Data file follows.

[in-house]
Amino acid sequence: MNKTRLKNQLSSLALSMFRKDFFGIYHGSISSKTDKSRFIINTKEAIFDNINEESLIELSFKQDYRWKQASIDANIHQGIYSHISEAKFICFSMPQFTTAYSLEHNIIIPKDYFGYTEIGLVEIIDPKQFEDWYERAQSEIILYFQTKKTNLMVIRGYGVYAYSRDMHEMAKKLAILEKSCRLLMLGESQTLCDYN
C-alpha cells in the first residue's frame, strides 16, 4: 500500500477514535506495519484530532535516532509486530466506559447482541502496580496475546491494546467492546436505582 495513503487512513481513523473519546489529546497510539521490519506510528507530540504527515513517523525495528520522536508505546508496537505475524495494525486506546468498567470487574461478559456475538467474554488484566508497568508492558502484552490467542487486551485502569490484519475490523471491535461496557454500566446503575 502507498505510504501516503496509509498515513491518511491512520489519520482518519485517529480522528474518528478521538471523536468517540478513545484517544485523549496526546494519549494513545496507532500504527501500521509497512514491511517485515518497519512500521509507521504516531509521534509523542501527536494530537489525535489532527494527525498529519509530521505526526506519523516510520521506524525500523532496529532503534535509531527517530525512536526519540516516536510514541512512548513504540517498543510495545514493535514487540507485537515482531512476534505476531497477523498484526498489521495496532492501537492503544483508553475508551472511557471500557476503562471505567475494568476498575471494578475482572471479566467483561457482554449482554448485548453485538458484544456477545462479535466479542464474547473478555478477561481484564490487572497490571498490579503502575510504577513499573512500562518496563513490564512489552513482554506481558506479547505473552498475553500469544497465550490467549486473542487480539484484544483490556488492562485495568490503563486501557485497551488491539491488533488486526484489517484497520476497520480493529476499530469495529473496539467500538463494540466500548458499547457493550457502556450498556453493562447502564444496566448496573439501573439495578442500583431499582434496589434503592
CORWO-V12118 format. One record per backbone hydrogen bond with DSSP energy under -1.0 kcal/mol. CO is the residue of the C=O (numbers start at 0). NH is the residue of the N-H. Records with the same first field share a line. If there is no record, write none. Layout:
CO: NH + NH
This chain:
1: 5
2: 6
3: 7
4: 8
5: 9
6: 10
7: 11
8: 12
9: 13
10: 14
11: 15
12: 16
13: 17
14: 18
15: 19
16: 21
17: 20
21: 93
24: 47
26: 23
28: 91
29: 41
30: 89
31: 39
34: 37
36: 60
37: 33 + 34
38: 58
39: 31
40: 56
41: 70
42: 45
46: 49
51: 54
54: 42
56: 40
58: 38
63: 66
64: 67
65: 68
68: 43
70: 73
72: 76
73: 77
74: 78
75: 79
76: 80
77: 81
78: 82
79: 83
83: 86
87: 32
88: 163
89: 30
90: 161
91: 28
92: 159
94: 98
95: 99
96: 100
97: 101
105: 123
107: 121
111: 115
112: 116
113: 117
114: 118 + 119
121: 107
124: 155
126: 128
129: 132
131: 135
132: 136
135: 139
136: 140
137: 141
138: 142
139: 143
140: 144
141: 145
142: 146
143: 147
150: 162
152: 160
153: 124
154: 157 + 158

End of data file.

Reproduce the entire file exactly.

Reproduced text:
[in-house]
Amino acid sequence: MNKTRLKNQLSSLALSMFRKDFFGIYHGSISSKTDKSRFIINTKEAIFDNINEESLIELSFKQDYRWKQASIDANIHQGIYSHISEAKFICFSMPQFTTAYSLEHNIIIPKDYFGYTEIGLVEIIDPKQFEDWYERAQSEIILYFQTKKTNLMVIRGYGVYAYSRDMHEMAKKLAILEKSCRLLMLGESQTLCDYN
C-alpha cells in the first residue's frame, strides 16, 4: 500500500477514535506495519484530532535516532509486530466506559447482541502496580496475546491494546467492546436505582 495513503487512513481513523473519546489529546497510539521490519506510528507530540504527515513517523525495528520522536508505546508496537505475524495494525486506546468498567470487574461478559456475538467474554488484566508497568508492558502484552490467542487486551485502569490484519475490523471491535461496557454500566446503575 502507498505510504501516503496509509498515513491518511491512520489519520482518519485517529480522528474518528478521538471523536468517540478513545484517544485523549496526546494519549494513545496507532500504527501500521509497512514491511517485515518497519512500521509507521504516531509521534509523542501527536494530537489525535489532527494527525498529519509530521505526526506519523516510520521506524525500523532496529532503534535509531527517530525512536526519540516516536510514541512512548513504540517498543510495545514493535514487540507485537515482531512476534505476531497477523498484526498489521495496532492501537492503544483508553475508551472511557471500557476503562471505567475494568476498575471494578475482572471479566467483561457482554449482554448485548453485538458484544456477545462479535466479542464474547473478555478477561481484564490487572497490571498490579503502575510504577513499573512500562518496563513490564512489552513482554506481558506479547505473552498475553500469544497465550490467549486473542487480539484484544483490556488492562485495568490503563486501557485497551488491539491488533488486526484489517484497520476497520480493529476499530469495529473496539467500538463494540466500548458499547457493550457502556450498556453493562447502564444496566448496573439501573439495578442500583431499582434496589434503592
CORWO-V12118 format. One record per backbone hydrogen bond with DSSP energy under -1.0 kcal/mol. CO is the residue of the C=O (numbers start at 0). NH is the residue of the N-H. Records with the same first field share a line. If there is no record, write none. Layout:
CO: NH + NH
This chain:
1: 5
2: 6
3: 7
4: 8
5: 9
6: 10
7: 11
8: 12
9: 13
10: 14
11: 15
12: 16
13: 17
14: 18
15: 19
16: 21
17: 20
21: 93
24: 47
26: 23
28: 91
29: 41
30: 89
31: 39
34: 37
36: 60
37: 33 + 34
38: 58
39: 31
40: 56
41: 70
42: 45
46: 49
51: 54
54: 42
56: 40
58: 38
63: 66
64: 67
65: 68
68: 43
70: 73
72: 76
73: 77
74: 78
75: 79
76: 80
77: 81
78: 82
79: 83
83: 86
87: 32
88: 163
89: 30
90: 161
91: 28
92: 159
94: 98
95: 99
96: 100
97: 101
105: 123
107: 121
111: 115
112: 116
113: 117
114: 118 + 119
121: 107
124: 155
126: 128
129: 132
131: 135
132: 136
135: 139
136: 140
137: 141
138: 142
139: 143
140: 144
141: 145
142: 146
143: 147
150: 162
152: 160
153: 124
154: 157 + 158